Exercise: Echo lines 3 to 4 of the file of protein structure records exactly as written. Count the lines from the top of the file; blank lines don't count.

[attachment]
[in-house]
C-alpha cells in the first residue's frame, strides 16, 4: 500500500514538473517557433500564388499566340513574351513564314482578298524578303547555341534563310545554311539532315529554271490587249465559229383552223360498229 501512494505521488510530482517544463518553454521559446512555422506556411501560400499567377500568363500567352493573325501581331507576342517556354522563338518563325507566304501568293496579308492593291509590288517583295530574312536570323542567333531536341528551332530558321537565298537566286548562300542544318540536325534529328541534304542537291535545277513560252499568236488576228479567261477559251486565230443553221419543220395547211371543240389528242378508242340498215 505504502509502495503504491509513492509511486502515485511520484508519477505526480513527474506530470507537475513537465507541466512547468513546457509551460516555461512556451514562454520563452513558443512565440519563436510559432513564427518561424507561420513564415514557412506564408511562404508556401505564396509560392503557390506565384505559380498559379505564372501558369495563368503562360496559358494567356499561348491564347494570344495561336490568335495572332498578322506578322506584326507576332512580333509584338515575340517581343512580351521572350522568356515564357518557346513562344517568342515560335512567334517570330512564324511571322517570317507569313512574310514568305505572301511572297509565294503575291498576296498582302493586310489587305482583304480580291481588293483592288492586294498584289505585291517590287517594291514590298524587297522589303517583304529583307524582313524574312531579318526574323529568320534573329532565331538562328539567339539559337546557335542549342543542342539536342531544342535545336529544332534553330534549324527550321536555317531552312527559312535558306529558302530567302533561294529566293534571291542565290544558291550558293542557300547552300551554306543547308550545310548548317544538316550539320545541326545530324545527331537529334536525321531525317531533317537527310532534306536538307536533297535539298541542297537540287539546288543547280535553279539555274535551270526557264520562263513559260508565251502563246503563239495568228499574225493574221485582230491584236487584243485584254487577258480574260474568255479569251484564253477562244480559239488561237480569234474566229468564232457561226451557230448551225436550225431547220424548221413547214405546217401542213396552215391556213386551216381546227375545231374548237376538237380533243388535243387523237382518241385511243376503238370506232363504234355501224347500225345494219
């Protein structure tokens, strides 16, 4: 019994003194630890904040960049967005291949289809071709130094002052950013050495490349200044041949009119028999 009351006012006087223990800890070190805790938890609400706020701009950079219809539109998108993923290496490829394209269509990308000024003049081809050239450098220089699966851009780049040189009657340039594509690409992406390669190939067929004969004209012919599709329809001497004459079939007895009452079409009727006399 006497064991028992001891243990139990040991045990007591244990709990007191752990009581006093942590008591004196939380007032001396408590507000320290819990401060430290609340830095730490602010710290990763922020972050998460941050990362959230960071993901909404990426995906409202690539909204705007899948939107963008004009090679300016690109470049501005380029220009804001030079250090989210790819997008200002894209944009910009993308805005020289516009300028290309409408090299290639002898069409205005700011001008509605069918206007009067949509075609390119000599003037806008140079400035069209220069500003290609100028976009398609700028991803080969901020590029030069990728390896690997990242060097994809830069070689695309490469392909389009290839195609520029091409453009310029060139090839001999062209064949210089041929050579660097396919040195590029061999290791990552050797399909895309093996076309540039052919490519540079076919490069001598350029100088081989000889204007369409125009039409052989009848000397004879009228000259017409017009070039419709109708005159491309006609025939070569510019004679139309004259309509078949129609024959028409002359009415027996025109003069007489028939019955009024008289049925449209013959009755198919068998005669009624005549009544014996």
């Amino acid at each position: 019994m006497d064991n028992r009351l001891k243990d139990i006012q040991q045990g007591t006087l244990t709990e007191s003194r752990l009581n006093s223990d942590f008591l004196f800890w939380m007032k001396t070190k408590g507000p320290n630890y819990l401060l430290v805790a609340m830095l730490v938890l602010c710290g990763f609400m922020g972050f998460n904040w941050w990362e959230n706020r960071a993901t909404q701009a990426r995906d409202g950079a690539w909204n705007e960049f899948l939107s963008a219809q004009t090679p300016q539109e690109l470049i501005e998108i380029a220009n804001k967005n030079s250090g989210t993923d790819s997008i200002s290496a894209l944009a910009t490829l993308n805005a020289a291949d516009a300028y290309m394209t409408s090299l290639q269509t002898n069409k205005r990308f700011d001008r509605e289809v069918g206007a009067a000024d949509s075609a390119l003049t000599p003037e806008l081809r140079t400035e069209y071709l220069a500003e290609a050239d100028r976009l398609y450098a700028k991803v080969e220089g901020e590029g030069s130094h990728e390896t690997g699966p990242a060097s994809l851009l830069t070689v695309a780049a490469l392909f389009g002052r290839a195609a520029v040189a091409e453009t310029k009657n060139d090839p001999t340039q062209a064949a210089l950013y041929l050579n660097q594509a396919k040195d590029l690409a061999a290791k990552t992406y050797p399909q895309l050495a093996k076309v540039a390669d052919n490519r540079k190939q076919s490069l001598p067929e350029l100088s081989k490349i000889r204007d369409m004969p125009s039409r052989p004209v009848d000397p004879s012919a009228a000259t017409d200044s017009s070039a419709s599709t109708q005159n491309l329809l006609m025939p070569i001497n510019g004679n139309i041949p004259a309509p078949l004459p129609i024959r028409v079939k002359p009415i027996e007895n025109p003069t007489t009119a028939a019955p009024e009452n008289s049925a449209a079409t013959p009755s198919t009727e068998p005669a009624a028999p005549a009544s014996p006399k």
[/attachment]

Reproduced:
């Protein structure tokens, strides 16, 4: 019994003194630890904040960049967005291949289809071709130094002052950013050495490349200044041949009119028999 009351006012006087223990800890070190805790938890609400706020701009950079219809539109998108993923290496490829394209269509990308000024003049081809050239450098220089699966851009780049040189009657340039594509690409992406390669190939067929004969004209012919599709329809001497004459079939007895009452079409009727006399 006497064991028992001891243990139990040991045990007591244990709990007191752990009581006093942590008591004196939380007032001396408590507000320290819990401060430290609340830095730490602010710290990763922020972050998460941050990362959230960071993901909404990426995906409202690539909204705007899948939107963008004009090679300016690109470049501005380029220009804001030079250090989210790819997008200002894209944009910009993308805005020289516009300028290309409408090299290639002898069409205005700011001008509605069918206007009067949509075609390119000599003037806008140079400035069209220069500003290609100028976009398609700028991803080969901020590029030069990728390896690997990242060097994809830069070689695309490469392909389009290839195609520029091409453009310029060139090839001999062209064949210089041929050579660097396919040195590029061999290791990552050797399909895309093996076309540039052919490519540079076919490069001598350029100088081989000889204007369409125009039409052989009848000397004879009228000259017409017009070039419709109708005159491309006609025939070569510019004679139309004259309509078949129609024959028409002359009415027996025109003069007489028939019955009024008289049925449209013959009755198919068998005669009624005549009544014996």
């Amino acid at each position: 019994m006497d064991n028992r009351l001891k243990d139990i006012q040991q045990g007591t006087l244990t709990e007191s003194r752990l009581n006093s223990d942590f008591l004196f800890w939380m007032k001396t070190k408590g507000p320290n630890y819990l401060l430290v805790a609340m830095l730490v938890l602010c710290g990763f609400m922020g972050f998460n904040w941050w990362e959230n706020r960071a993901t909404q701009a990426r995906d409202g950079a690539w909204n705007e960049f899948l939107s963008a219809q004009t090679p300016q539109e690109l470049i501005e998108i380029a220009n804001k967005n030079s250090g989210t993923d790819s997008i200002s290496a894209l944009a910009t490829l993308n805005a020289a291949d516009a300028y290309m394209t409408s090299l290639q269509t002898n069409k205005r990308f700011d001008r509605e289809v069918g206007a009067a000024d949509s075609a390119l003049t000599p003037e806008l081809r140079t400035e069209y071709l220069a500003e290609a050239d100028r976009l398609y450098a700028k991803v080969e220089g901020e590029g030069s130094h990728e390896t690997g699966p990242a060097s994809l851009l830069t070689v695309a780049a490469l392909f389009g002052r290839a195609a520029v040189a091409e453009t310029k009657n060139d090839p001999t340039q062209a064949a210089l950013y041929l050579n660097q594509a396919k040195d590029l690409a061999a290791k990552t992406y050797p399909q895309l050495a093996k076309v540039a390669d052919n490519r540079k190939q076919s490069l001598p067929e350029l100088s081989k490349i000889r204007d369409m004969p125009s039409r052989p004209v009848d000397p004879s012919a009228a000259t017409d200044s017009s070039a419709s599709t109708q005159n491309l329809l006609m025939p070569i001497n510019g004679n139309i041949p004259a309509p078949l004459p129609i024959r028409v079939k002359p009415i027996e007895n025109p003069t007489t009119a028939a019955p009024e009452n008289s049925a449209a079409t013959p009755s198919t009727e068998p005669a009624a028999p005549a009544s014996p006399k």